The Mystery of Goodness

A person can be so profoundly good it brings tears to your eyes.

A recent documentary featured on the Scientology Network, “The Rescuers,” told the story of diplomats from around the world who risked their careers and lives during the Holocaust—defying their nation’s policies, the orders of their seniors and the status quo to issue visas to usher thousands of Jews to safety who would otherwise have died in Nazi concentration camps.

One diplomat in particular, a Japanese man by the name of Chiune Sugihara, worked day and night, against the wishes of his government, to personally rescue more than 2,000 Jews. He paid for it by spending the rest of his days carrying other people’s bags as a harbor porter—a life sentence of back-breaking labor as the reward for a man with a heart of gold who deserved the world.

Chiune Sugihara at the Japanese Consulate in Lithuania

The film inquired about what drives such a person, what it called “the mystery of goodness”—that unbottleable quality that motivates an individual to think of others at the expense of himself, to be more worried about the life of a stranger than one’s own personal happiness, to sacrifice everything to do what is right. Such a person is very, very right. Righter, of course, than those perpetrating the horrors that make such sacrifice necessary, but also righter than many of us, too. It makes one wonder (when one hopes to answer “yes”): would I have done the same?

The film posed the counter question, too: how could humans be so cruel to one other? How could a Nazi council have met, deliberated and arrived at gas chambers and concentration camps as a “final solution” to “the Jewish problem?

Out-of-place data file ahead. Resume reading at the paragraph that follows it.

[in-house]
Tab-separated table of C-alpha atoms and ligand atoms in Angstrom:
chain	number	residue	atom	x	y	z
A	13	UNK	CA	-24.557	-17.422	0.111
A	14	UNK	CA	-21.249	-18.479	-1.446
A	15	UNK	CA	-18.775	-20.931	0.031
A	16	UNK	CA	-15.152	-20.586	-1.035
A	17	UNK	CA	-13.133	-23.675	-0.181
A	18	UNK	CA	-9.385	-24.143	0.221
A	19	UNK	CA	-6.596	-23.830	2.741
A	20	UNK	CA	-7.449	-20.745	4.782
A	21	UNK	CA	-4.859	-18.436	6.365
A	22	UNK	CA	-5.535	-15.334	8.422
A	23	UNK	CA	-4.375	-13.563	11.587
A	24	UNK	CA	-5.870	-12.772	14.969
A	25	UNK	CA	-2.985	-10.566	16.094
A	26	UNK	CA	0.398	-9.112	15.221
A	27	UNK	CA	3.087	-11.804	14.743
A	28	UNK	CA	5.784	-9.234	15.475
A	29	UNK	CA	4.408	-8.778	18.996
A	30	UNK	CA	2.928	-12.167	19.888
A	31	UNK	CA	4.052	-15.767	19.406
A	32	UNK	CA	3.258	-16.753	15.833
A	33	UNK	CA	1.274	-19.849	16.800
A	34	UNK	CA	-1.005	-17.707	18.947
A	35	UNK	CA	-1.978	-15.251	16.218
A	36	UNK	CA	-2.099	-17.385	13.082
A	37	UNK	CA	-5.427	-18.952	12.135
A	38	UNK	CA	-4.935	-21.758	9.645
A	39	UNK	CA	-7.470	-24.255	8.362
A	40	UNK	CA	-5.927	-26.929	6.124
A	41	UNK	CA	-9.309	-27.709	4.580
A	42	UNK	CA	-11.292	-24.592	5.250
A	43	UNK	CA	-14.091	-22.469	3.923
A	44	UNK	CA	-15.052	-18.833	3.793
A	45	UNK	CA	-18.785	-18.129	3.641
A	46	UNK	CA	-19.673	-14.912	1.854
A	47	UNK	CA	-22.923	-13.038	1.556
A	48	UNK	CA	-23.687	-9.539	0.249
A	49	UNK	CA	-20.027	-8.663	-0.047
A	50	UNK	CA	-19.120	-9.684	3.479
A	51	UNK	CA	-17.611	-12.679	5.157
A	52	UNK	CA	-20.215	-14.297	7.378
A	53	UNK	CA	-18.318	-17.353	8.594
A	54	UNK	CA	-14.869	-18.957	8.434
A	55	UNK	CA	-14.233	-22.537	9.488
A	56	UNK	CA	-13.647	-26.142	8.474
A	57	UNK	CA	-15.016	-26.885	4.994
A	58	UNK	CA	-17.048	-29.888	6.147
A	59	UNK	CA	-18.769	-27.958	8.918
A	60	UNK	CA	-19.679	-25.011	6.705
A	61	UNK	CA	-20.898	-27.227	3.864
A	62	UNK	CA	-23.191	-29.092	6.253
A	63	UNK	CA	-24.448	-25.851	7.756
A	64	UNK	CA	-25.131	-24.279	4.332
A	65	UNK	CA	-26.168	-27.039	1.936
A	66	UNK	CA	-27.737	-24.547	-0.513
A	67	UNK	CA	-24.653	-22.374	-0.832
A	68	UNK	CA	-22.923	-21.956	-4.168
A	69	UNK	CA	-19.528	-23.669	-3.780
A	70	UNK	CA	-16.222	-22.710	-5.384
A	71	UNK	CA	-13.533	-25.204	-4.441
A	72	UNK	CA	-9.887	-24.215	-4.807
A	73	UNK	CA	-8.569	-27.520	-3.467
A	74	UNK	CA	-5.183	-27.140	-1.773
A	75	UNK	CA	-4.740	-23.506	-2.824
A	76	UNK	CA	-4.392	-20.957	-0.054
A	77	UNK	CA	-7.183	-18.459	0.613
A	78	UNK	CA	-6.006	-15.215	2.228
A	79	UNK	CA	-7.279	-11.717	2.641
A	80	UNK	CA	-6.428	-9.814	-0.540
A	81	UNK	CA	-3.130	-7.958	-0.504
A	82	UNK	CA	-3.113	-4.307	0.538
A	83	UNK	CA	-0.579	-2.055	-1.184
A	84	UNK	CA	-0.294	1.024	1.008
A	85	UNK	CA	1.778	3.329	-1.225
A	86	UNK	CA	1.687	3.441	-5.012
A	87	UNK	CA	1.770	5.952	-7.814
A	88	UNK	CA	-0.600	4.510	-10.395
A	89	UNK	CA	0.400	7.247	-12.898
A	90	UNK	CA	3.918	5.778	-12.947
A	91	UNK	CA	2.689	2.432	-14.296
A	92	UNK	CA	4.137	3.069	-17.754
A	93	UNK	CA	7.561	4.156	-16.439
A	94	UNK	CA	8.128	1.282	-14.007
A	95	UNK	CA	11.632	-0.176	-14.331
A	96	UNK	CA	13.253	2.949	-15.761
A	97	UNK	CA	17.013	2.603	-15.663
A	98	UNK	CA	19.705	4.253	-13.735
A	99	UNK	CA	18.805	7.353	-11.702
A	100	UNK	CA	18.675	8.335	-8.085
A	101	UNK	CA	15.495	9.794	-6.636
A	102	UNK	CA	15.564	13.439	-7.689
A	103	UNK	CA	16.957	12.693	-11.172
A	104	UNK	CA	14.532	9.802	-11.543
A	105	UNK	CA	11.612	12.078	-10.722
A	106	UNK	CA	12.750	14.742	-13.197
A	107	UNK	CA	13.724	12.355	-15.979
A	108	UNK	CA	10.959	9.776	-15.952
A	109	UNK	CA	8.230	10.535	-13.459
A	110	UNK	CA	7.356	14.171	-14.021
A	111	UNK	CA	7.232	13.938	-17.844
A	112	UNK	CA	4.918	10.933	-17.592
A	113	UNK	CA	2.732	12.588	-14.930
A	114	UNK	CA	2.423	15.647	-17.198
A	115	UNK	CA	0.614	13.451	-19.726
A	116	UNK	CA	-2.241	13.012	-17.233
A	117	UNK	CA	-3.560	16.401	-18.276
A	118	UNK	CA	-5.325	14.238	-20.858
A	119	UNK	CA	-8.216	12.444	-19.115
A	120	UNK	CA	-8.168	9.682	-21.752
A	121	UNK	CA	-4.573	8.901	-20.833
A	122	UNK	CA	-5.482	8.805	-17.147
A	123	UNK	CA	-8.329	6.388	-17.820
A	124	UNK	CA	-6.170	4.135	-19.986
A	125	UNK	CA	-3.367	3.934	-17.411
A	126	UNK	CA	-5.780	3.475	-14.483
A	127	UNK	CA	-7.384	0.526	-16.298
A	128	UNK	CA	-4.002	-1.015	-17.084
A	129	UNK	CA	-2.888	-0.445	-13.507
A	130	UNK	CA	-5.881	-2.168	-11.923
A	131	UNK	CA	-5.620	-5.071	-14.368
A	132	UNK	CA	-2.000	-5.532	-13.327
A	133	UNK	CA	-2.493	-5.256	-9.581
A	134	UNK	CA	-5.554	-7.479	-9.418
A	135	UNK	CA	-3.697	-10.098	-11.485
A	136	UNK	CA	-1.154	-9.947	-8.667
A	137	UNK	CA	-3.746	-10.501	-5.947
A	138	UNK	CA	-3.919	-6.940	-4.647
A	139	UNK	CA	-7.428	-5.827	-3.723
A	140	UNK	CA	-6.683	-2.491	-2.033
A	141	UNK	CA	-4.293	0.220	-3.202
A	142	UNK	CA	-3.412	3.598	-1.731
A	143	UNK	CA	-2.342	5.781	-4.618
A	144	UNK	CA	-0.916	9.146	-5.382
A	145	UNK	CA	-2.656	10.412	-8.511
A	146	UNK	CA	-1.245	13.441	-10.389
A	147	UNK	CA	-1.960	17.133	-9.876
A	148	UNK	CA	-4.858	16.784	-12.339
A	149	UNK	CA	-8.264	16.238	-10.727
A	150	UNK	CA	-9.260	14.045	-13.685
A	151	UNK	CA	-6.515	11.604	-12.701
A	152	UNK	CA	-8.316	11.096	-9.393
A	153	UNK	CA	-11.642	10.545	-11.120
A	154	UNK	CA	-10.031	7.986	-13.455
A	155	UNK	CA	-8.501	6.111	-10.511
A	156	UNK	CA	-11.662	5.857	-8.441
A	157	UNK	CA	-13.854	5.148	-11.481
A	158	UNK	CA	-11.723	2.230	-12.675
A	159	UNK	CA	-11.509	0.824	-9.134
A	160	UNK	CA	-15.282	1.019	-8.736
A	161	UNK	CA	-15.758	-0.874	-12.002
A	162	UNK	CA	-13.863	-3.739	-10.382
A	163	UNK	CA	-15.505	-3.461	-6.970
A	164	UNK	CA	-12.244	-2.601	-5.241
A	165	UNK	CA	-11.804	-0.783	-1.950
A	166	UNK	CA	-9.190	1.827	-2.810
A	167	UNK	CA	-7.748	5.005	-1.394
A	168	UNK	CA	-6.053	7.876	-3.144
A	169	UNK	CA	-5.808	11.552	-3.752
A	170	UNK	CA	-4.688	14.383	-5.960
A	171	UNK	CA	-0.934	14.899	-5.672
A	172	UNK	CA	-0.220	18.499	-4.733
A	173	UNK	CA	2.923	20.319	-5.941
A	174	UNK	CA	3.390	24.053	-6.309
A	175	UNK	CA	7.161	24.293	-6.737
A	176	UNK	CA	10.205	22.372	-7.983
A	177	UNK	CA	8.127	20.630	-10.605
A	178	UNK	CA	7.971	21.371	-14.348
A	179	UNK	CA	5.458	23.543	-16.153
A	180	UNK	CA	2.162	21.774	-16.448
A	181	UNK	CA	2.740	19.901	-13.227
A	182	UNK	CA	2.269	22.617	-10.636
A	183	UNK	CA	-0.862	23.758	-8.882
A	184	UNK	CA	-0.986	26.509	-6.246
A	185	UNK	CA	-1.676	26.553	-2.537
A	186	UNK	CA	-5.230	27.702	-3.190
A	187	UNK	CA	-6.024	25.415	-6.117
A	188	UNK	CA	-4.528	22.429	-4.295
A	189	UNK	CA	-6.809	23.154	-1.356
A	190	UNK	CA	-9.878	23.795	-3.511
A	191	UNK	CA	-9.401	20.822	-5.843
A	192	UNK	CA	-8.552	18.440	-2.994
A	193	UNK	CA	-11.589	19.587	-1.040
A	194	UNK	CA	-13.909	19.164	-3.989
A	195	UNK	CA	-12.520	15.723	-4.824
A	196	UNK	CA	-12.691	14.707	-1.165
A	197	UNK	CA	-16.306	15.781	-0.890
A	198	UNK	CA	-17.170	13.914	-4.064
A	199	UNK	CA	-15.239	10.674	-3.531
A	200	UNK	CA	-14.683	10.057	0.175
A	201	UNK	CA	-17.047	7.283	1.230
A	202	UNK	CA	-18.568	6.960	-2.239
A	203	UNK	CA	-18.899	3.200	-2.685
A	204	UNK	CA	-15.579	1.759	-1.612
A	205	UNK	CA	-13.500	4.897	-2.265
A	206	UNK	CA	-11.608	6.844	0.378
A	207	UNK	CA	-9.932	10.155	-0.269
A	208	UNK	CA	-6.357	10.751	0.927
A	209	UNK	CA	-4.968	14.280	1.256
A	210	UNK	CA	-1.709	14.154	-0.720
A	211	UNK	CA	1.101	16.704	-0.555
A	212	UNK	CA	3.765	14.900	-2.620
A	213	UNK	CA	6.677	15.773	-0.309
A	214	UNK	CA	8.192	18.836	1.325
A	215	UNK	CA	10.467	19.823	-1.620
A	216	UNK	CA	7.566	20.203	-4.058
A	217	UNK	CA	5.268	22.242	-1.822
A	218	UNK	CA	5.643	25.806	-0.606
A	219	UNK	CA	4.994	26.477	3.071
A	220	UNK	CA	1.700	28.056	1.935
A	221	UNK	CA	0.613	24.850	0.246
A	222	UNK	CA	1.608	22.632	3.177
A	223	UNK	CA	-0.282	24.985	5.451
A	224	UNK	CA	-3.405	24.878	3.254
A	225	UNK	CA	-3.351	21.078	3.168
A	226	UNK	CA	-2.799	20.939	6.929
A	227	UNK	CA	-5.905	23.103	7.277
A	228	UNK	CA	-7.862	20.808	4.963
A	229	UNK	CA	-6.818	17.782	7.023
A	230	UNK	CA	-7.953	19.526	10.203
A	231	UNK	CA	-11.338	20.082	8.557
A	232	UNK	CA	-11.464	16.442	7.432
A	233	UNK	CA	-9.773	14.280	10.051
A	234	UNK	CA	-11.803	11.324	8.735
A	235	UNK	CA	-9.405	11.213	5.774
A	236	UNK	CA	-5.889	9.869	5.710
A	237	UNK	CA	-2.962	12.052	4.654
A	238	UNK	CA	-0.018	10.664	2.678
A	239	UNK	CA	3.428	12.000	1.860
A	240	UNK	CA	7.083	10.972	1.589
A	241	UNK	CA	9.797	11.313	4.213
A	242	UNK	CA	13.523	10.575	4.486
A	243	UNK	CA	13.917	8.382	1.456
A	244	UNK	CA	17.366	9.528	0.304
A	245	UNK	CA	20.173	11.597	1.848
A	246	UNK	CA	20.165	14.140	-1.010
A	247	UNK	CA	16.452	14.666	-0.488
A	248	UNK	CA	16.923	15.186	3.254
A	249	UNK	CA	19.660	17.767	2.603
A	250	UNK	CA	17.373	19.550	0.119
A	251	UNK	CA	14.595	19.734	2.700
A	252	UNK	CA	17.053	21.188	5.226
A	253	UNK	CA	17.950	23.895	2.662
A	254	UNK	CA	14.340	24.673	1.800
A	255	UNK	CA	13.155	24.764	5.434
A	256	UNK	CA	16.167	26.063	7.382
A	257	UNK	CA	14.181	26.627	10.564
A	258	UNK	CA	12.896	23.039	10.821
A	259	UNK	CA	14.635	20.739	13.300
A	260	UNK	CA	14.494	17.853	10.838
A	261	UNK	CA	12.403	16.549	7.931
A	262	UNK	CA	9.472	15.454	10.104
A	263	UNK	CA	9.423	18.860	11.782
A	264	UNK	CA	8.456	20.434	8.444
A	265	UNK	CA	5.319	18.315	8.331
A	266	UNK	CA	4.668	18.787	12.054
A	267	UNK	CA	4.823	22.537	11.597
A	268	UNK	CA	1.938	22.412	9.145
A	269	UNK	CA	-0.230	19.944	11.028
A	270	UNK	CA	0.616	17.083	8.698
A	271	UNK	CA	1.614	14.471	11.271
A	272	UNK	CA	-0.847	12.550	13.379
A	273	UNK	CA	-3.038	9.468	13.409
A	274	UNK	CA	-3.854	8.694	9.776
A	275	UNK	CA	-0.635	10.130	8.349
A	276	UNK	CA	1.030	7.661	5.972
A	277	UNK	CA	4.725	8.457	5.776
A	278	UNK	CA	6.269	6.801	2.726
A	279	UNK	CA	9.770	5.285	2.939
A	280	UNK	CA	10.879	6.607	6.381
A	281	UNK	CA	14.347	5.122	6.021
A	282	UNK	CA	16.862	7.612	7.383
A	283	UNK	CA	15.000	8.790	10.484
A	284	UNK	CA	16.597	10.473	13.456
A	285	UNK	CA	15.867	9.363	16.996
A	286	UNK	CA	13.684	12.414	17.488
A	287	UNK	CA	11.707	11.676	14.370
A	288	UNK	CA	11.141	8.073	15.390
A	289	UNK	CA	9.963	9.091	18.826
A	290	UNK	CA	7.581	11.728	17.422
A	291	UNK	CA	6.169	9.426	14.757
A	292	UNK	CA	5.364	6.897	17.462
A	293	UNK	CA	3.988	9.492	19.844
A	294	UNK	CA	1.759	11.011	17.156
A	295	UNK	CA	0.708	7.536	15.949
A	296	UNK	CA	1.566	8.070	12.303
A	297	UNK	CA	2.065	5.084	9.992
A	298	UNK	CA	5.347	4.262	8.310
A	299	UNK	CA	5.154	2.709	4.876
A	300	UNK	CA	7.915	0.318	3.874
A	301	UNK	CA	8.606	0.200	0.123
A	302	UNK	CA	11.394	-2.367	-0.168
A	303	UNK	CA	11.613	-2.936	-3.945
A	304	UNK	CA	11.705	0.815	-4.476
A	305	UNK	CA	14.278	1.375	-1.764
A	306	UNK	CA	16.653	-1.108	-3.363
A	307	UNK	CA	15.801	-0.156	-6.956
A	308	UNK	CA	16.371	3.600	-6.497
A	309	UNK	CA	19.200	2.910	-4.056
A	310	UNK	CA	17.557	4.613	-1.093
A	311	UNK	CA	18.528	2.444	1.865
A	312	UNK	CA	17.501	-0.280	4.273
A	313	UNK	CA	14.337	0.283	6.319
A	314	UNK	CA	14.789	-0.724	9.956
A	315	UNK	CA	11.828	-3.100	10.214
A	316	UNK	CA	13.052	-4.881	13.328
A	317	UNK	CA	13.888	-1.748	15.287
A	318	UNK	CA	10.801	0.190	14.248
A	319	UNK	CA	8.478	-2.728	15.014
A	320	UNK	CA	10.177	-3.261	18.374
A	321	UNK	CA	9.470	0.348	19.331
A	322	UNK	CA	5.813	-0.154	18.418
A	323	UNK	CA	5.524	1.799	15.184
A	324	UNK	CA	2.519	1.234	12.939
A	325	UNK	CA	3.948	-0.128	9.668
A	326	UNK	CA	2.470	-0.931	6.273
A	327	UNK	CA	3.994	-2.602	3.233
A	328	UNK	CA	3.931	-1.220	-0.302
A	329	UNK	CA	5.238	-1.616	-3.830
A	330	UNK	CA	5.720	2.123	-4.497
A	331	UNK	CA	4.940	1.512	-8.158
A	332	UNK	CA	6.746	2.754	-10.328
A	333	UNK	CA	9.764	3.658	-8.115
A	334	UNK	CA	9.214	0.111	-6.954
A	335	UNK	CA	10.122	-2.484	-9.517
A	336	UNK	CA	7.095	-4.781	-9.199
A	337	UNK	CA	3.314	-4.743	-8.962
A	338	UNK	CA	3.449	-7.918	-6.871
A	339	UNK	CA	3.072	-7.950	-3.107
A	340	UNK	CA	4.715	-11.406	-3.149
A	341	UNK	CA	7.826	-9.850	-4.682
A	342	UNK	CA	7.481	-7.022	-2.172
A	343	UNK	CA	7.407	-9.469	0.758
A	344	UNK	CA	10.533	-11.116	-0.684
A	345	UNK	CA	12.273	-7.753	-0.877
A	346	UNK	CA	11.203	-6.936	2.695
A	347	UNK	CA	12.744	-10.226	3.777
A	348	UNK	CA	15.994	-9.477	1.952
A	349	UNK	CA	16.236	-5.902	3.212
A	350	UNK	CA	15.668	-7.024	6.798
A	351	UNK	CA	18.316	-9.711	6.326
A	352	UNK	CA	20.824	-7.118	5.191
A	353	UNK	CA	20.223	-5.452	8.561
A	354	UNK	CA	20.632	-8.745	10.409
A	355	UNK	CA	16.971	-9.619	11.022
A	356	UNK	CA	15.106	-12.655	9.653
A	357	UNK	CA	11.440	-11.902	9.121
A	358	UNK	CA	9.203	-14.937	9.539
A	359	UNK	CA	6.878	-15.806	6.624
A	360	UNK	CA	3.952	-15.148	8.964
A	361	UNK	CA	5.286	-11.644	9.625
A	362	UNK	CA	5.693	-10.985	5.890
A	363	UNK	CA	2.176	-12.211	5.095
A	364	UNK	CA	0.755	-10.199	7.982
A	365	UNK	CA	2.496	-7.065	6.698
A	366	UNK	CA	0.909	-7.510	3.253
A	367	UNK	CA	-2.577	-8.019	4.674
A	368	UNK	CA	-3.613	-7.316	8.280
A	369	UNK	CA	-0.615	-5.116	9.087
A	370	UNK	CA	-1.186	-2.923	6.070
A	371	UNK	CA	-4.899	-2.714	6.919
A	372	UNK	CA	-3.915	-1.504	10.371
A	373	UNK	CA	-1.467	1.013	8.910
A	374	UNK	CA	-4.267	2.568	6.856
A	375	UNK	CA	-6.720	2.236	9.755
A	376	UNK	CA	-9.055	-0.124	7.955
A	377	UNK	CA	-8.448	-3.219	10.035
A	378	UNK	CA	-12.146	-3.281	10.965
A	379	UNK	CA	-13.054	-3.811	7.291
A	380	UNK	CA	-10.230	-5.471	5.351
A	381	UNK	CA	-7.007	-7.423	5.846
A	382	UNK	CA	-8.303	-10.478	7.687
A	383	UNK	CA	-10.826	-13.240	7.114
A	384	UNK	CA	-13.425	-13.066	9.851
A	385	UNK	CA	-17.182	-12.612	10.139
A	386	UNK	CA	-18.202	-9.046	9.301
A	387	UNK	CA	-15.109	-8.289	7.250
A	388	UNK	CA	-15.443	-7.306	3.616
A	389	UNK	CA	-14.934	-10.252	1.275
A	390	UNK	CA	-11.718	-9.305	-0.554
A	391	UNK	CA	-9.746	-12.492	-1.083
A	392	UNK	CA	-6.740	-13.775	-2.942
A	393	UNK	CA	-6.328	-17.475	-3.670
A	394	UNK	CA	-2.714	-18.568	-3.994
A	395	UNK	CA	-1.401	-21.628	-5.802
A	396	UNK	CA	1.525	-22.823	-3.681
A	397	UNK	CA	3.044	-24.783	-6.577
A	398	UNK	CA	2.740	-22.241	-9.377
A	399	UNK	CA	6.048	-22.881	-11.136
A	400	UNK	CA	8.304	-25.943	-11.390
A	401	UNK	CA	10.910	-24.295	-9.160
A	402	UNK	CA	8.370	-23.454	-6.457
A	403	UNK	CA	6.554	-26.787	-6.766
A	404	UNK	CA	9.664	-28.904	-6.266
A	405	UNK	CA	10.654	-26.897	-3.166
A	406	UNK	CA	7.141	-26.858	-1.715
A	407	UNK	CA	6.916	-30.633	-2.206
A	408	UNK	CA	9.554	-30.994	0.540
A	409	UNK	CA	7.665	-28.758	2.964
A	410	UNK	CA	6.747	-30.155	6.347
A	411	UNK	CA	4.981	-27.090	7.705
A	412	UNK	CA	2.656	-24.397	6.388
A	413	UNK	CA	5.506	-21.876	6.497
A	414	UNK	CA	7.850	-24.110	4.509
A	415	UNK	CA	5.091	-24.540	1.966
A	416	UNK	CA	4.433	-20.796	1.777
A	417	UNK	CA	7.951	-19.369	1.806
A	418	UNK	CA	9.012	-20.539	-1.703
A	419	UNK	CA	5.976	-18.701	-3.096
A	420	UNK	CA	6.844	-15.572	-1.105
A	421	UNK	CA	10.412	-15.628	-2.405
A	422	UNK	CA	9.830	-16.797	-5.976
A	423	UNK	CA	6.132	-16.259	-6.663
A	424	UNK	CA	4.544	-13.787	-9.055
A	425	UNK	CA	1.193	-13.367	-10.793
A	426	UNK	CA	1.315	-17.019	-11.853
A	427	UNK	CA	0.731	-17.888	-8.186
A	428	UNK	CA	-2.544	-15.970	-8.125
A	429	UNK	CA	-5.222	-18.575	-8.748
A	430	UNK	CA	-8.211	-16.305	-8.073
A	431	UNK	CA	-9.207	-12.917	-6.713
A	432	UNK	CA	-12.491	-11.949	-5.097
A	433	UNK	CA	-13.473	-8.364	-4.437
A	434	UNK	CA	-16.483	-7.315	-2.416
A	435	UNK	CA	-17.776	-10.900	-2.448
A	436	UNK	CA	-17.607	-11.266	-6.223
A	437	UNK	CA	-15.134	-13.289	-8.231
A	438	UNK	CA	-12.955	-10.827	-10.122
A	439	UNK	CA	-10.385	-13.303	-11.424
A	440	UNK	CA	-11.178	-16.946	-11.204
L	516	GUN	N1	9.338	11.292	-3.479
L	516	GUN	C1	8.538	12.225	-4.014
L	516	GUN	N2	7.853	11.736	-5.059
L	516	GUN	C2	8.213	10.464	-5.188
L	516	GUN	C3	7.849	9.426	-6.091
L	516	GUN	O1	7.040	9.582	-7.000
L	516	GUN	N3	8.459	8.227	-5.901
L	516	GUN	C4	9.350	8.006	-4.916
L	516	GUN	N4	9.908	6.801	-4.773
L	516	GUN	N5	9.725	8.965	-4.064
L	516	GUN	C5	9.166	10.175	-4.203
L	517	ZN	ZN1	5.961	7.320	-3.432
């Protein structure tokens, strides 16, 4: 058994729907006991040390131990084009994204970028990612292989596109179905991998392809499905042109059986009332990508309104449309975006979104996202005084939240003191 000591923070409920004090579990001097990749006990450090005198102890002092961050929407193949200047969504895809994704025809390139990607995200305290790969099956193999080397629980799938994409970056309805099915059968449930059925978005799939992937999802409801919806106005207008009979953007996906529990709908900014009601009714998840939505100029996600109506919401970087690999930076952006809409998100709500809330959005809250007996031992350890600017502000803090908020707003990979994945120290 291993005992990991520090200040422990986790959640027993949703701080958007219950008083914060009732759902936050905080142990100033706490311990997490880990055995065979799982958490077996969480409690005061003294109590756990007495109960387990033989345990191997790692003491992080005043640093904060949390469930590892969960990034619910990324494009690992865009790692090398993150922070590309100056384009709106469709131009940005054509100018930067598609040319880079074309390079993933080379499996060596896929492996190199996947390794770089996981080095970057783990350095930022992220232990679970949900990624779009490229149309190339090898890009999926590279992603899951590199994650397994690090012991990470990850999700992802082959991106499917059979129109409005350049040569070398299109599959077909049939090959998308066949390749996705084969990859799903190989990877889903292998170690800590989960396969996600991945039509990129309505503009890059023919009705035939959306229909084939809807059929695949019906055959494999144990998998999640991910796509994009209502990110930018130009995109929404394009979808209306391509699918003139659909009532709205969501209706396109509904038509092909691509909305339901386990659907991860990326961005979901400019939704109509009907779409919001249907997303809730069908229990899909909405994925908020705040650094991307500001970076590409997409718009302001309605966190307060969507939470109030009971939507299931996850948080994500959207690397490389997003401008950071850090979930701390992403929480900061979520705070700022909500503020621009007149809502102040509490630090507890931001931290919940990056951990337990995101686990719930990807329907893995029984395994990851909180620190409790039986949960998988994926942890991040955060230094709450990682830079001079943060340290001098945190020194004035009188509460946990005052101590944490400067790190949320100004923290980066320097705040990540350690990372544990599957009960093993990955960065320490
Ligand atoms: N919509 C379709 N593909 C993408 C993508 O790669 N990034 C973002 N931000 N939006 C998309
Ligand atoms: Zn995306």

I’m not here to offer any neat answers to such fundamental questions.

I only know that to marginalize, to ignore the suffering of, to banish, to harm, to maim, to murder, is easy, if despicable. All it takes is disregard, is persuading oneself it doesn’t matter, that one’s own warped private interest—whether it stem from a misguided, manic urge to protect oneself at the expense of all others, or simply blatant broad destruction—trumps all else.

That is easy.

But goodness requires infinitely more beauty, effort and strength. It is infinitely harder, though perhaps only in the short term. For the man who spent the rest of his life as a porter slept peacefully at night, knowing he had done his work, that he had lived for a reason. That he was right.

We should all only be so lucky.

Bari Berger, National STAND Director, United States
Born in New York City, Bari is a graduate of Brown University, where she studied journalism and American literature and history. She is a second generation Scientologist.